Was caused by:
One of the following booleans was set incorrectly.
Allow httpd to act as a relay

Allow access by executing:
# setsebool -P httpd_can_network_relay 1
Allow httpd to connect to memcache server

Allow access by executing:
# setsebool -P httpd_can_network_memcache 1
Allow HTTPD scripts and modules to connect to the network using TCP.

Allow access by executing:
# setsebool -P httpd_can_network_connect 1

Again, audit2why gives us a number of options to fix this. The best bet is to go with the smallest and most presice change for our needs. In this case there’s another perfect fit: httpd_can_network_memcache. Enable that boolean with the following command:
# setsebool -P httpd_can_network_memcache 1

Success! Now httpd can talk to memcache. Reload your site a couple of times and you should no longer see any memcache errors. You can be sure that Drupal is caching in memcache by connecting to the memcache CLI (telnet localhost 11211) and typing ‘stats’. You should see some number greater than 0 for ‘get_hits’ and for ‘bytes’.

What are all these booleans anyway?

Now we’ve used a couple SELinux booleans to allow httpd to connect to memcached and MySQL. You can see a full list of booleans which you can control by using the command ‘getsebool -a’. They are basically a preset way for you to allow/deny certain pre-defined access controls.

Restoring default file contexts

As I mentioned briefly in the ‘TL;DR’ section, another common problem people experience is with file contexts. If you follow my instructions exactly, you won’t have this problem because we untar the Drupal files directly into the webroot, so they will inherit the default file context for /var/www/html. If, however, you were to untar the files in your home directory, and then use ‘mv’ or ‘cp’ to place them in /var/www/html, they will maintain the user_home_t context which apache won’t be able to read by default. If this is happening to you, you will see the file denials logged in /var/log/audit/audit.log -- something like this:
type=AVC msg=audit(1324359816.779:66): avc: denied { getattr } for pid=3872 comm="httpd" path="/var/www/html/index.php" dev=dm-0 ino=549169 scontext=root:system_r:httpd_t:s0 tcontext=root:object_r:user_home_t:s0 tclass=file

The solution in this case is to use restorecon to reset the file contexts back to normal:
# restorecon -rv /var/www/html

Update: It was noted that I should also mention another tool for debugging audit messages, 'sealert'. This is provided in the setroubleshoot-server package and will also read in the audit log, similar to what I described with audit2why.
# sealert -a /var/log/audit/audit.log


by jeff at December 21, 2011 11:36 PM

November 25, 2011

Frédéric Wenzel

Day 329 - Ready for the Sunset

Day 329 - Ready for the Sunset

A family of tourists, getting ready to watch the sun set on the Pacific coast. I love silhouette photos like this: It's fun to see the different characters with their body shapes and postures.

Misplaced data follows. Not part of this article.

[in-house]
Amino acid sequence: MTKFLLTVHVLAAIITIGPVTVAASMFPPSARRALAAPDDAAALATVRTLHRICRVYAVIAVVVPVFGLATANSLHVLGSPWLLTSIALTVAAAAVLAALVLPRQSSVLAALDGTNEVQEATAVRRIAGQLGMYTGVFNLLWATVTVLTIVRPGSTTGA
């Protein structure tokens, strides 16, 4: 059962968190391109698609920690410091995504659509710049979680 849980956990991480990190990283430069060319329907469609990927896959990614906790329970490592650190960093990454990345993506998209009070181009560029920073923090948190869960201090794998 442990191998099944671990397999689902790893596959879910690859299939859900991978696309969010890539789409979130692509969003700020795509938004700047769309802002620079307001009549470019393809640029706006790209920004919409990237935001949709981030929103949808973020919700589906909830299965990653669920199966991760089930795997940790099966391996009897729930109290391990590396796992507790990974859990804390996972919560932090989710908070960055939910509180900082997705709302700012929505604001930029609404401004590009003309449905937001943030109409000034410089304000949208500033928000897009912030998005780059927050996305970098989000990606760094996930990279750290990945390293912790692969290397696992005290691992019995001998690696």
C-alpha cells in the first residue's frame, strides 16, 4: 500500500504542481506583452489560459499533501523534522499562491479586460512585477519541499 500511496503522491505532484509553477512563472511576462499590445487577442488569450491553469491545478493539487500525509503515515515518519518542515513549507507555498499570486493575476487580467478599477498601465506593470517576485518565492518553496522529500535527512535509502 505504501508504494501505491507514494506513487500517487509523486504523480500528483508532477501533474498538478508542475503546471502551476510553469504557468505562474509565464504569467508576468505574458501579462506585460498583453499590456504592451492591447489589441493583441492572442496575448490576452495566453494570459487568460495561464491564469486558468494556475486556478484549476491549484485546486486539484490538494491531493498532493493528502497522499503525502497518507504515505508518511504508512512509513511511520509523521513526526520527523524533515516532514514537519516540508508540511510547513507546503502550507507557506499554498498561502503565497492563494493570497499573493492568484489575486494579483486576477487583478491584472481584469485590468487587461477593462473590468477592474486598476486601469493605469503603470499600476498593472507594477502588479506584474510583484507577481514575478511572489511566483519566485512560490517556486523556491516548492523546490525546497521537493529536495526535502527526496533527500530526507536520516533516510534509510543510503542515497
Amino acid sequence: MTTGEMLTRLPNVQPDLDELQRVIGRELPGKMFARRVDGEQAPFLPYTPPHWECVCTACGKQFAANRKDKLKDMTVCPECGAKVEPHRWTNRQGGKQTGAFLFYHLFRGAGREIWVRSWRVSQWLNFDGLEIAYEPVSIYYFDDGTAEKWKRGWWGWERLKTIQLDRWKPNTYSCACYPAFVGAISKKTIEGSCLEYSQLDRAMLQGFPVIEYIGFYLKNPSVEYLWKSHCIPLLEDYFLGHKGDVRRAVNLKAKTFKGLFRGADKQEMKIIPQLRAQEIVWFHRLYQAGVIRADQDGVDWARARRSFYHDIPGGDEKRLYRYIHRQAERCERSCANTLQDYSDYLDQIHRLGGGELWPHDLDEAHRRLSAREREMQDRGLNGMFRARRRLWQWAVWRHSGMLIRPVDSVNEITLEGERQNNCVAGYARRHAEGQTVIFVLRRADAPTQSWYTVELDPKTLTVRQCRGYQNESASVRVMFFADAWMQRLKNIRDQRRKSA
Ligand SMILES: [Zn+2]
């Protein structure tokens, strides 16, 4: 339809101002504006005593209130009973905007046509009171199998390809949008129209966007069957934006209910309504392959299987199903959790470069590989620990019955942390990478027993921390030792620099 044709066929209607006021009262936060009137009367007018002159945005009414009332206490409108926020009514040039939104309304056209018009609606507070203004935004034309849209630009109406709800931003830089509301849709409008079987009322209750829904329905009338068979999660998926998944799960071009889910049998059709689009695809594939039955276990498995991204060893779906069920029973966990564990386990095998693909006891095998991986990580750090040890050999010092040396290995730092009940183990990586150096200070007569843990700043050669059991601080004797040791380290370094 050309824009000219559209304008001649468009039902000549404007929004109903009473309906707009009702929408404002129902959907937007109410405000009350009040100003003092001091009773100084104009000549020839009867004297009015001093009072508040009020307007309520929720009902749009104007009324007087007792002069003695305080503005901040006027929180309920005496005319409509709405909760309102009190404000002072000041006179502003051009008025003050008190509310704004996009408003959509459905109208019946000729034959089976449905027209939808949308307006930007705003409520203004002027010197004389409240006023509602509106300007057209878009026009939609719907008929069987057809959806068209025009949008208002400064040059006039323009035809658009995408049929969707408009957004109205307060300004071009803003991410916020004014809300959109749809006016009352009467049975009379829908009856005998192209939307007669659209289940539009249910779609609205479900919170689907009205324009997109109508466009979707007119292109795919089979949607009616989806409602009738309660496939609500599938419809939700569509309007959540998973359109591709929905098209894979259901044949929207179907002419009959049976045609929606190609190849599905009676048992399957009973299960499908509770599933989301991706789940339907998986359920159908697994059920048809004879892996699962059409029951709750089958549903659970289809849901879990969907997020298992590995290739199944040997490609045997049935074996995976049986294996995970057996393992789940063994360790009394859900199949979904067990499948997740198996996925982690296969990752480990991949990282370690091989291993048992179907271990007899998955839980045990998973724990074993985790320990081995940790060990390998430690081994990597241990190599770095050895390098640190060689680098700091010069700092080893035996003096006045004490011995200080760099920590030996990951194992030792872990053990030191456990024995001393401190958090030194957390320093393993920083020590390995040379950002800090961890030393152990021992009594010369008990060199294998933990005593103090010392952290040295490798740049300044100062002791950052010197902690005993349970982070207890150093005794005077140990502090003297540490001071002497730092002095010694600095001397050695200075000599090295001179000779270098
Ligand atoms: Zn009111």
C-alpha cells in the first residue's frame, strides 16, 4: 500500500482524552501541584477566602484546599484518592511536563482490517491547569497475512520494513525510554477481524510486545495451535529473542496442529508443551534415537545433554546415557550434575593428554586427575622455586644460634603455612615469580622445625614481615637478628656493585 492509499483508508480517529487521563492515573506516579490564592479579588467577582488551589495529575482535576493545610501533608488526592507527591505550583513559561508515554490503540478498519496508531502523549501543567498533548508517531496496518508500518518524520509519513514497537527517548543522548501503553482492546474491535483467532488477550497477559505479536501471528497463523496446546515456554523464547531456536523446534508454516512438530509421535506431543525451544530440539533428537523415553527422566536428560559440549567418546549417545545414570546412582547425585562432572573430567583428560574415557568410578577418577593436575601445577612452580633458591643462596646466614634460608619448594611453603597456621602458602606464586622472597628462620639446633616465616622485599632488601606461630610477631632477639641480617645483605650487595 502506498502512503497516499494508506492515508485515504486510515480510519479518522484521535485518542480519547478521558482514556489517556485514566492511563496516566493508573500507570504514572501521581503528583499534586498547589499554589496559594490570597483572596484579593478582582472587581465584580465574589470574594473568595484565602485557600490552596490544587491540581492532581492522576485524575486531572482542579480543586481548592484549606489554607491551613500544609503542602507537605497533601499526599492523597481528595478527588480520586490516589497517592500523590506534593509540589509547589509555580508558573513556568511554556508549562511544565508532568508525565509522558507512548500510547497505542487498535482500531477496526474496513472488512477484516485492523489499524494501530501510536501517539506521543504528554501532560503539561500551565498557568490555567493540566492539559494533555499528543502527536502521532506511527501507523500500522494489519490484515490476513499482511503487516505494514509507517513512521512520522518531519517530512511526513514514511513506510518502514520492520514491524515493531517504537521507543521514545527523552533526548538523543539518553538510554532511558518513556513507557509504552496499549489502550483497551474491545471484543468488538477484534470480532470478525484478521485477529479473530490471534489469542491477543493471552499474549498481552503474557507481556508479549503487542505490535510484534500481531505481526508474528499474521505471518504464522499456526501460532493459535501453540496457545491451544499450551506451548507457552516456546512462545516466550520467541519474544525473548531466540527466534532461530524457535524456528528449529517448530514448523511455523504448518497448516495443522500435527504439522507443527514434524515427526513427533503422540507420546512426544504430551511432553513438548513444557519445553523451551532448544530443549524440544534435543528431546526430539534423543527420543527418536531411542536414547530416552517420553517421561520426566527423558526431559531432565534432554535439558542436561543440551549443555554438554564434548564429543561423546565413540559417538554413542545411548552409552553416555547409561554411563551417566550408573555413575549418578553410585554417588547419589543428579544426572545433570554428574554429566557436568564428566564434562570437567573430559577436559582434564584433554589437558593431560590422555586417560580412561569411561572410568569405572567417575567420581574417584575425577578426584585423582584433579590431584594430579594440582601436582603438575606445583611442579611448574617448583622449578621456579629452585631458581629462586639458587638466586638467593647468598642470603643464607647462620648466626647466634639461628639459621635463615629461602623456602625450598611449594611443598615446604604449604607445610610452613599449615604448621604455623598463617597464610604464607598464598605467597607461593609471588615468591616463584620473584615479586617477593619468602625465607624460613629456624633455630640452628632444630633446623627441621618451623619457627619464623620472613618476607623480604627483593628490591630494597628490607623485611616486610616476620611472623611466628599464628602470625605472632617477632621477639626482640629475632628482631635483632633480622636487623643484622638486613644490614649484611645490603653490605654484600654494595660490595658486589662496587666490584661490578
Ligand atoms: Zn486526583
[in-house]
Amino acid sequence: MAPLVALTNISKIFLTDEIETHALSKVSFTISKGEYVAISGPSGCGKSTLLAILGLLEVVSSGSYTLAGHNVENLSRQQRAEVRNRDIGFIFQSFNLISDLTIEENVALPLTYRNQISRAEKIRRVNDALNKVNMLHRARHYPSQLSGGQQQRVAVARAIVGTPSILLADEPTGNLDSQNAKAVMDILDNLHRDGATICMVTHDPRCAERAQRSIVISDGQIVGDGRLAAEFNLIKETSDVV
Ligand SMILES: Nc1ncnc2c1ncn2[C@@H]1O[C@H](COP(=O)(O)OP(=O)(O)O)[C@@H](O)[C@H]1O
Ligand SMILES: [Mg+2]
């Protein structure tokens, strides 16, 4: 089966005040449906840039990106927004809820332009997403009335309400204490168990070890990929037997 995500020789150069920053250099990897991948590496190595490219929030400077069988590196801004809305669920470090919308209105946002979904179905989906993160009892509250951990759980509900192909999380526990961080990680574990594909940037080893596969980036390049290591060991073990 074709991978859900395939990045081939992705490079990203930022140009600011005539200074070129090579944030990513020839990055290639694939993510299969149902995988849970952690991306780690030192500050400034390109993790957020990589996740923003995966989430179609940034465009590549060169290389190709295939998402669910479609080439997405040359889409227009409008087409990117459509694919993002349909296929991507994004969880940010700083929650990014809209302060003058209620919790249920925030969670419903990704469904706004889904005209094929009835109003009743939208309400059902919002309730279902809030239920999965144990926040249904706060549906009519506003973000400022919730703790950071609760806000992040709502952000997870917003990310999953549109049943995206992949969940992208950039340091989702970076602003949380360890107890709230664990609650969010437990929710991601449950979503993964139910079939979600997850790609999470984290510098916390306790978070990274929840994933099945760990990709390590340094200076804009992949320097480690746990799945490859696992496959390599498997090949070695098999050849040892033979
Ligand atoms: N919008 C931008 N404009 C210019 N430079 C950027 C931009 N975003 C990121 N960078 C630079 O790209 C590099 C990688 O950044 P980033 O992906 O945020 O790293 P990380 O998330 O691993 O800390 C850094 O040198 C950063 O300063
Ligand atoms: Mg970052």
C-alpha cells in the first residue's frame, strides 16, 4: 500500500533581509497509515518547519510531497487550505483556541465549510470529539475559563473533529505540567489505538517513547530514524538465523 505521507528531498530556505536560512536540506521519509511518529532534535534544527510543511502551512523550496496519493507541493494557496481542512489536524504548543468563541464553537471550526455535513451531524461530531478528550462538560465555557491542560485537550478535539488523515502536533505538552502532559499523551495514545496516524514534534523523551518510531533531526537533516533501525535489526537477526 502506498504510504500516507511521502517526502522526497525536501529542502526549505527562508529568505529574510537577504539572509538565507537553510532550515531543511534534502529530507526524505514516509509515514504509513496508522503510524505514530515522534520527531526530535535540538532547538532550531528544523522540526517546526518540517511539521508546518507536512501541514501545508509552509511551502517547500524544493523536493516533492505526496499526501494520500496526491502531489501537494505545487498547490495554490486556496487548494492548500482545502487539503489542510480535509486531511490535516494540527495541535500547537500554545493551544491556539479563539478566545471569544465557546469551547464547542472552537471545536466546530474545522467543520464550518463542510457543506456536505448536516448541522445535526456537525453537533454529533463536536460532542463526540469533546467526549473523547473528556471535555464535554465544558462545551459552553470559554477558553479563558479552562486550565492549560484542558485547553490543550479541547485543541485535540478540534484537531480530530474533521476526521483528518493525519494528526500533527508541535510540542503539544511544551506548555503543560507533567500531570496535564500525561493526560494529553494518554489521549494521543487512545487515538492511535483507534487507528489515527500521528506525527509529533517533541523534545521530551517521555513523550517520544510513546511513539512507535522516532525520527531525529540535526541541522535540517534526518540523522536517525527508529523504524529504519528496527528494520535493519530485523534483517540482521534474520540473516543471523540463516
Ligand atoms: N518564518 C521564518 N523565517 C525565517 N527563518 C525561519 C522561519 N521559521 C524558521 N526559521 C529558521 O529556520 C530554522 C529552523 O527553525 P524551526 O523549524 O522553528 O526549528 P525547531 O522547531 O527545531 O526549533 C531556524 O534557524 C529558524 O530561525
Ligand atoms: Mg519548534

November 25, 2011 08:00 AM

November 08, 2011

Jeff Sheltren

CentOS Continuous Release

The CentOS Continuous Release repository (“CR”) was first introduced for CentOS 5.6, and currently exists for both CentOS 5 and CentOS 6. The CR repo is intended to provide package updates which have been released for the next point release upstream (from RHEL) which has not yet been officially released by CentOS yet due to delays around building, testing, and seeding mirrors for a new point release. For example, this means that once RedHat releases RHEL 5.8, CentOS will include package updates from 5.8 base and updates in CentOS 5.7 CR repo until the time that CentOS is able to complete the release of CentOS 5.8. For admins, this means less time without important security updates and the ability to be on the latest packages released in the latest RHEL point release.

Details on the CR Repo

What’s included in CR and how might it affect your current CentOS installs? At this point, the CR repo is used only for package updates which are part of the next upstream point release. For example, for CentOS 5.7, once Red Hat releases RHEL 5.8, the CR repo will contain updates from upstream base and updates repos. When a new update for RHEL 5.8 is released, it will be built in the CentOS build system, go through a relatively minimal amount of QA by the CentOS QA team, and then will be pushed to the CentOS 5.7 CR repo. This process will continue until the time that CentOS releases its own 5.8 release. Once CentOS releases 5.8, the CR repo will be cleared out until the time that RedHat releases the next (5.9) point release.

The CR repo is not enabled by default, so it is up to a system administrator to enable it if desired. That means, by default, you won’t see packages added to the CR repo. Installing the repo is very easy as it’s now part of the CentOS extras repository which is enabled by default. To enable CR, you simply have to:

yum install centos-release-cr

If you don’t have CentOS Extras enabled, you can browse into the extras/ directory for the release of CentOS you’re currently running and download and install the centos-release-cr package by hand, or manually create a centos-cr.repo in /etc/yum.repos.d/

In my opinion, unless you have an internal process for testing/pushing updates, you should absolutely be using the CR repo. Even if you do have your own local processes for updates, I would consider the CR repo to be part of CentOS updates for all intents and purposes, and pull your updates from there for testing/release. The packages in the CR repo can fix known security issues which without the CR repo you won’t have access to until the next CentOS point release -- and that can sometimes take longer than we’d like!

A New Proposal: Include CR by Default